Empowering four communities to reclaim their streets

The projects got people socialising together who wouldn't usually have met

The projects were community-led, giving local people the power to make decisions about where they live

The projects encouraged people to use their streets as places to play

We got local people to improve their street - using paintings, plants and temporary installations

We reclaimed public space and used it for fun activities

Pocket Places for People is a family of projects funded by the People's Health Trust, which improved people’s health and wellbeing by empowering communities to make changes to these streets and urban spaces.
The challenge

The four projects were focussed on working with communities located alongside busy main roads.  These roads had been shown to be a barrier to both movement and community development. The community in these locations were disparate and individuals didn’t feel a natural sense of ownership of their immediate environment.

The solution

Inspired by low cost reclamation projects in New York, this innovative series of projects supported local communities to ‘reclaim’ a series of ‘Pocket Places for People’ to help re-knit the social and physical fabric of their area. The projects were match funded between the People’s Health Trust and four local authorities; London Borough of Southwark, Southend-on-Sea, Derby and Reading.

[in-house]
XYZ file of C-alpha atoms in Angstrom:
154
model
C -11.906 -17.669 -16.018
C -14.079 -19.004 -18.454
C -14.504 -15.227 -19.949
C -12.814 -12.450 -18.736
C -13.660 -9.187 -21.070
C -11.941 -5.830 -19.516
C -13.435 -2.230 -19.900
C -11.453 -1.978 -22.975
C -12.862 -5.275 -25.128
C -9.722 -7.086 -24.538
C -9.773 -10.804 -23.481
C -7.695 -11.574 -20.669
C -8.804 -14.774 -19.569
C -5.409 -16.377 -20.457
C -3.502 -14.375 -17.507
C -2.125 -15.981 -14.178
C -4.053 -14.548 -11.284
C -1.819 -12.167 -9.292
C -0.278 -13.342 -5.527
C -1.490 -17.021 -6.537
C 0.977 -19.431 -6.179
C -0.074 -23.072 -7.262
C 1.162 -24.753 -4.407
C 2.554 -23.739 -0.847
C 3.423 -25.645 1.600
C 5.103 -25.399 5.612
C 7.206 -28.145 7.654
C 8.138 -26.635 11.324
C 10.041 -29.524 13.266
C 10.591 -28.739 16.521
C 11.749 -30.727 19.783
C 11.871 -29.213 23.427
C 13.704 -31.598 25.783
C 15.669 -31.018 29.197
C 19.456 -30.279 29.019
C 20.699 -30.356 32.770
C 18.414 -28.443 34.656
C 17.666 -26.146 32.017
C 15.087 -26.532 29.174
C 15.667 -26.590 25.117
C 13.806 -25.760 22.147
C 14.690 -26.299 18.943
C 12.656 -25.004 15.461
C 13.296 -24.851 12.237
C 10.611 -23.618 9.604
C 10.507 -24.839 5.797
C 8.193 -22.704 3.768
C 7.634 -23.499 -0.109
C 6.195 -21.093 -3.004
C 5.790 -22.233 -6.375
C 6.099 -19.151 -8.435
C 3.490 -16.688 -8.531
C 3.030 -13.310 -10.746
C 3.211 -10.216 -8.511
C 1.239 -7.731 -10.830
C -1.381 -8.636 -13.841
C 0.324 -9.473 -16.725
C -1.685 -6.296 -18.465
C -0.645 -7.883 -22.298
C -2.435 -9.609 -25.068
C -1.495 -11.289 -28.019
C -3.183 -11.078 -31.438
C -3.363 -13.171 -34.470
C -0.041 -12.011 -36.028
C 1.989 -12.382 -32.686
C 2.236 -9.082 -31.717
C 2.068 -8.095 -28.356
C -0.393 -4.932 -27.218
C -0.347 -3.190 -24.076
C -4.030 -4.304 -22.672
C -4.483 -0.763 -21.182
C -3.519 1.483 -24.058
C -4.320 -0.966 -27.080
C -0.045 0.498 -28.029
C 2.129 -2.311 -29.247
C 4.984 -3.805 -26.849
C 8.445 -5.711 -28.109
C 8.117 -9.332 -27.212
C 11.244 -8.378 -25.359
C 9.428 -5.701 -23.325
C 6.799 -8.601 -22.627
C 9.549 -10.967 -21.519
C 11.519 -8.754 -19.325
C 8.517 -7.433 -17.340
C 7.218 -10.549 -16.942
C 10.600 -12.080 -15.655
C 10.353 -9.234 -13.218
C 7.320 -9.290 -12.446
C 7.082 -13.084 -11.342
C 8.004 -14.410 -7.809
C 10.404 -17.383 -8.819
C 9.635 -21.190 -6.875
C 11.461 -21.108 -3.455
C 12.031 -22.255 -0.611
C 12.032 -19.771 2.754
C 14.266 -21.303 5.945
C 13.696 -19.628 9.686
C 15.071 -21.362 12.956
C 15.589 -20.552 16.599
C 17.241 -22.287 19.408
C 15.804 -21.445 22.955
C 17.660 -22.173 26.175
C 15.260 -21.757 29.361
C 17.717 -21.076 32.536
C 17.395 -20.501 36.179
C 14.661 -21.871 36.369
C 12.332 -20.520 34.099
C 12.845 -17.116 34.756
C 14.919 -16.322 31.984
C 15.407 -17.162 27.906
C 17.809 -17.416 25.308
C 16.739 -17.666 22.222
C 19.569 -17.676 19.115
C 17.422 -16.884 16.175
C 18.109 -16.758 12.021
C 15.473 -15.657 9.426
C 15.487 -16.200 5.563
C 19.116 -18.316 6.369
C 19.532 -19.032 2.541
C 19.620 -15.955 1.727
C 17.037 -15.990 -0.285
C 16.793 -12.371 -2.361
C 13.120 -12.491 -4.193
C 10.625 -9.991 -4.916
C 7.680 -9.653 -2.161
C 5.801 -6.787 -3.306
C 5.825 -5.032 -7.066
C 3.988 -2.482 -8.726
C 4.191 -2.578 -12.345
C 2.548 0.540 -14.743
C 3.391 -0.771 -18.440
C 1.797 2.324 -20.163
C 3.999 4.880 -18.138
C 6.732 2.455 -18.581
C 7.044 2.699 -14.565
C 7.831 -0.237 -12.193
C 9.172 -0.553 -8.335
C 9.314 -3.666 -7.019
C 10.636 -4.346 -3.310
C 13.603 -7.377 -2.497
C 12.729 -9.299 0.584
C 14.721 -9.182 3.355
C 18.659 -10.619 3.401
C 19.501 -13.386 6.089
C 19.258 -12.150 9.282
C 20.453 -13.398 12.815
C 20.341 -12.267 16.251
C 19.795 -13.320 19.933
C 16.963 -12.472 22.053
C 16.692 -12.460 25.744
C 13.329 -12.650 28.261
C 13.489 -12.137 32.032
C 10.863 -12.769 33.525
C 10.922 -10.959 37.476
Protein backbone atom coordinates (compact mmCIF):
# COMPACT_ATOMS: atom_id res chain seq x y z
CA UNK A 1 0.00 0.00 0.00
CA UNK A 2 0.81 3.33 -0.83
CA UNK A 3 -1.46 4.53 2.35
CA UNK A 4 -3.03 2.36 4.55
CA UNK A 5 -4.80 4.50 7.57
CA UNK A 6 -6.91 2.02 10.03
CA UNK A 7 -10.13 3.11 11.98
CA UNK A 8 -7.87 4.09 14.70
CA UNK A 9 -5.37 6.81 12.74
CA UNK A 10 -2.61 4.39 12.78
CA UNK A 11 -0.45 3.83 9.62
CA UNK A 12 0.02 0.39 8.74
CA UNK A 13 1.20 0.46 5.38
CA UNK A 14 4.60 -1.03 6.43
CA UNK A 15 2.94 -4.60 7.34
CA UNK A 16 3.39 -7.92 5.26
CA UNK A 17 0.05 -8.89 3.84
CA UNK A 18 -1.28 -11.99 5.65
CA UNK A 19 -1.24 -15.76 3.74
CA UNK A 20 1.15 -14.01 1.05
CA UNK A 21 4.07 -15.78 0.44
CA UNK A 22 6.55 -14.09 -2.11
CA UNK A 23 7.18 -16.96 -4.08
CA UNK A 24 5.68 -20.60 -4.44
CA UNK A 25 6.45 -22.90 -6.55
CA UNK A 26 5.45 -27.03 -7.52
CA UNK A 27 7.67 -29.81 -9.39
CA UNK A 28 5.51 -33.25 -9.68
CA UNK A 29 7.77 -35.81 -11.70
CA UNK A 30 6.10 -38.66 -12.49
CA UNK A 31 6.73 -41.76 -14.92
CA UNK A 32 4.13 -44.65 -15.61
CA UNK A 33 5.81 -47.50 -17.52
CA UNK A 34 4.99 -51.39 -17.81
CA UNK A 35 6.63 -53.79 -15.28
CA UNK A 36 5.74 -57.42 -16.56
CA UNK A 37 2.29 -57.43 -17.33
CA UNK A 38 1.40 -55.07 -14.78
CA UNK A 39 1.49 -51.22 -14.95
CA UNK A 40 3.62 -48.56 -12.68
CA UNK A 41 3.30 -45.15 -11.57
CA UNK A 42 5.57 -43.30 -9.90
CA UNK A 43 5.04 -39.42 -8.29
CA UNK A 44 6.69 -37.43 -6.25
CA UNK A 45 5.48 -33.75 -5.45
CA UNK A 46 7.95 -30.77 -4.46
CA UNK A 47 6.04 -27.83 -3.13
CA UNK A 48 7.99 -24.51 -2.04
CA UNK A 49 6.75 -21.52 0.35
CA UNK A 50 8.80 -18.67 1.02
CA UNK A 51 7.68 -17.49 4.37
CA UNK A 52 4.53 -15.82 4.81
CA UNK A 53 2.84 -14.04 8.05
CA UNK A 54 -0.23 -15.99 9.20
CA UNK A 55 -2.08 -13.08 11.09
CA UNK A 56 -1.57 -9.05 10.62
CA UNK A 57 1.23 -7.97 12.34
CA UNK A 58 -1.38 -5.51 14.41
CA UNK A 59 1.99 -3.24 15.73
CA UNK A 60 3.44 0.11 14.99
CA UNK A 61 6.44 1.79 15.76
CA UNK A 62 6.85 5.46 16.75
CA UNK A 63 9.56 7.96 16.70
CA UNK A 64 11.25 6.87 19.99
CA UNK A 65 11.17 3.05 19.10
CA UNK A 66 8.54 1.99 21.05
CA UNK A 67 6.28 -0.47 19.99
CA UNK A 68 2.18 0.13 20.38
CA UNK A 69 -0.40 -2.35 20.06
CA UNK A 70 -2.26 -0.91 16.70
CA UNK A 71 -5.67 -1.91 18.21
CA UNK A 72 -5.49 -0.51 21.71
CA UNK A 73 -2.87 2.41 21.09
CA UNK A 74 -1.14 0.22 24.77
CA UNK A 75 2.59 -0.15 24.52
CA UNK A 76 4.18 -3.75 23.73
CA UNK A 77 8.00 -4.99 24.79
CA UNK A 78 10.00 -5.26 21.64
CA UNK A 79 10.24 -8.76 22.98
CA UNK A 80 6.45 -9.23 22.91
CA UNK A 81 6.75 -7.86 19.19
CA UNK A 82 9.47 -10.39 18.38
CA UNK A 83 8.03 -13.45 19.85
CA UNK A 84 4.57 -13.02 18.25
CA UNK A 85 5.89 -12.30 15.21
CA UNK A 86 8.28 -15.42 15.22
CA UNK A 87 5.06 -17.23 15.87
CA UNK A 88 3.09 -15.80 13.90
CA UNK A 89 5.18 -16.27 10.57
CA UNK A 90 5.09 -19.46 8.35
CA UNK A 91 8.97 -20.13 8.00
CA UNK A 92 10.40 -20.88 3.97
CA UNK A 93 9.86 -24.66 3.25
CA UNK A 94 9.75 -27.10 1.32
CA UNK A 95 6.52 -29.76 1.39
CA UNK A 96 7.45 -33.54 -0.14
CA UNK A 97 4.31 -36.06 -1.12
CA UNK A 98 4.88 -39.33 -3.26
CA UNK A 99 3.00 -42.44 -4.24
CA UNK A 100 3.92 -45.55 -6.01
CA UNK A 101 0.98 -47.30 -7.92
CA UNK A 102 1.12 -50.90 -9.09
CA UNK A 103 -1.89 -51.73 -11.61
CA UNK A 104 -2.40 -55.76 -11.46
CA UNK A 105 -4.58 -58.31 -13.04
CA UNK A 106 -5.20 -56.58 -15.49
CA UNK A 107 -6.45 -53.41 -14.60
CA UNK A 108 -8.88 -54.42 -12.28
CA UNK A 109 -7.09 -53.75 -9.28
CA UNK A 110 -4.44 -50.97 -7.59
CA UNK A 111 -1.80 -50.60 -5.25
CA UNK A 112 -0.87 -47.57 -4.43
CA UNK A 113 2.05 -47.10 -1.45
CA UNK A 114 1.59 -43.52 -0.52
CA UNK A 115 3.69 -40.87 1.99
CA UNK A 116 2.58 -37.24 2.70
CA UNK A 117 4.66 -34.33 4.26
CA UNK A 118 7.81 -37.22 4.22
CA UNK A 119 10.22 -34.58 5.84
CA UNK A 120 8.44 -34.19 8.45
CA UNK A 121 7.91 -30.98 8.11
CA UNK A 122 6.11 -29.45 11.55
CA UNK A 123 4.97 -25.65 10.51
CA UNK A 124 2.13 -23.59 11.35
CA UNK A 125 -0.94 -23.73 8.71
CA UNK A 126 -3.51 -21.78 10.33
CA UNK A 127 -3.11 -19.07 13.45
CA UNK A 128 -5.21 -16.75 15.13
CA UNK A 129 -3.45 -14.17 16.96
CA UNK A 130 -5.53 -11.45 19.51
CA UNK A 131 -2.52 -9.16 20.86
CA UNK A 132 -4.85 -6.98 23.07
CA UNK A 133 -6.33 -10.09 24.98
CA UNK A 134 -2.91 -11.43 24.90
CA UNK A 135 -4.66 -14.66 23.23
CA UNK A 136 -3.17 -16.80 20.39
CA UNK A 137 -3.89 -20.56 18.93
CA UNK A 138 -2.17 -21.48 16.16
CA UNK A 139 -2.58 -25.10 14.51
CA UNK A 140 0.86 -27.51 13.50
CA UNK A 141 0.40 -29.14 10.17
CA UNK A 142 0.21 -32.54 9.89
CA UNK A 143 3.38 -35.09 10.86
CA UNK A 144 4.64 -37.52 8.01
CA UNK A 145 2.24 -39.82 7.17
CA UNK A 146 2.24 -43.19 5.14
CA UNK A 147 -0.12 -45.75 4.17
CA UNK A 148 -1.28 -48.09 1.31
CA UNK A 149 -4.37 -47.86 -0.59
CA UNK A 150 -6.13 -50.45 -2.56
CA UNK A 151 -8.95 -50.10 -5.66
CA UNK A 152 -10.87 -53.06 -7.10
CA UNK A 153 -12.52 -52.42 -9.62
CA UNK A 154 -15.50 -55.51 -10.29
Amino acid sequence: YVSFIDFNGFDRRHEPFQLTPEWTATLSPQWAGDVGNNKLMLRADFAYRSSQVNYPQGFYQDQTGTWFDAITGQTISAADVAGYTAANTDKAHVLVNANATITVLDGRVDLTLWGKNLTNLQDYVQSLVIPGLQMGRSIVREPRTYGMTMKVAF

I think it is great to utilise an unused space, makes an area more interesting and increases a sense of community and a feeling of ownership.

- Louise Norris, Peckham resident

Each project gave local people control over their immediate environment and empowered them to work together to improve quality of life for everyone living in or visiting the neighbourhood. The projects worked to develop temporary and semi-permanent changes to street layouts to trial the community’s ideas and designs, so that the community could experience and fully input into the direction of more permanent change.

In some cases these temporary changes have led to permanent physical change and in others they are progressing towards more permanent physical change. However, the role of the interventions wasn’t only to inform permanent built solutions, they also worked to inspire and establish community activities in the space.

The impact
  • Improved quality of life. Promoting human activity through these urban corridors has helped to heal the division caused by poor infrastructure and makes for a healthier and happier experience of living, working or passing through the neighbourhood.
  • Cohesive, empowered communities. All of the action has been community led; empowering local people to feel that they are able to be agents of change in their community.
  • Safer streets.  The temporary interventions varied from planters and greenery, benches, pianos and colourful patterning on the road, and worked to encourage slower traffic speeds.
Want to find out more?

Find out how we’re transforming local communities UK-wide, and making it easier for millions of people to walk and cycle for their everyday journeys.

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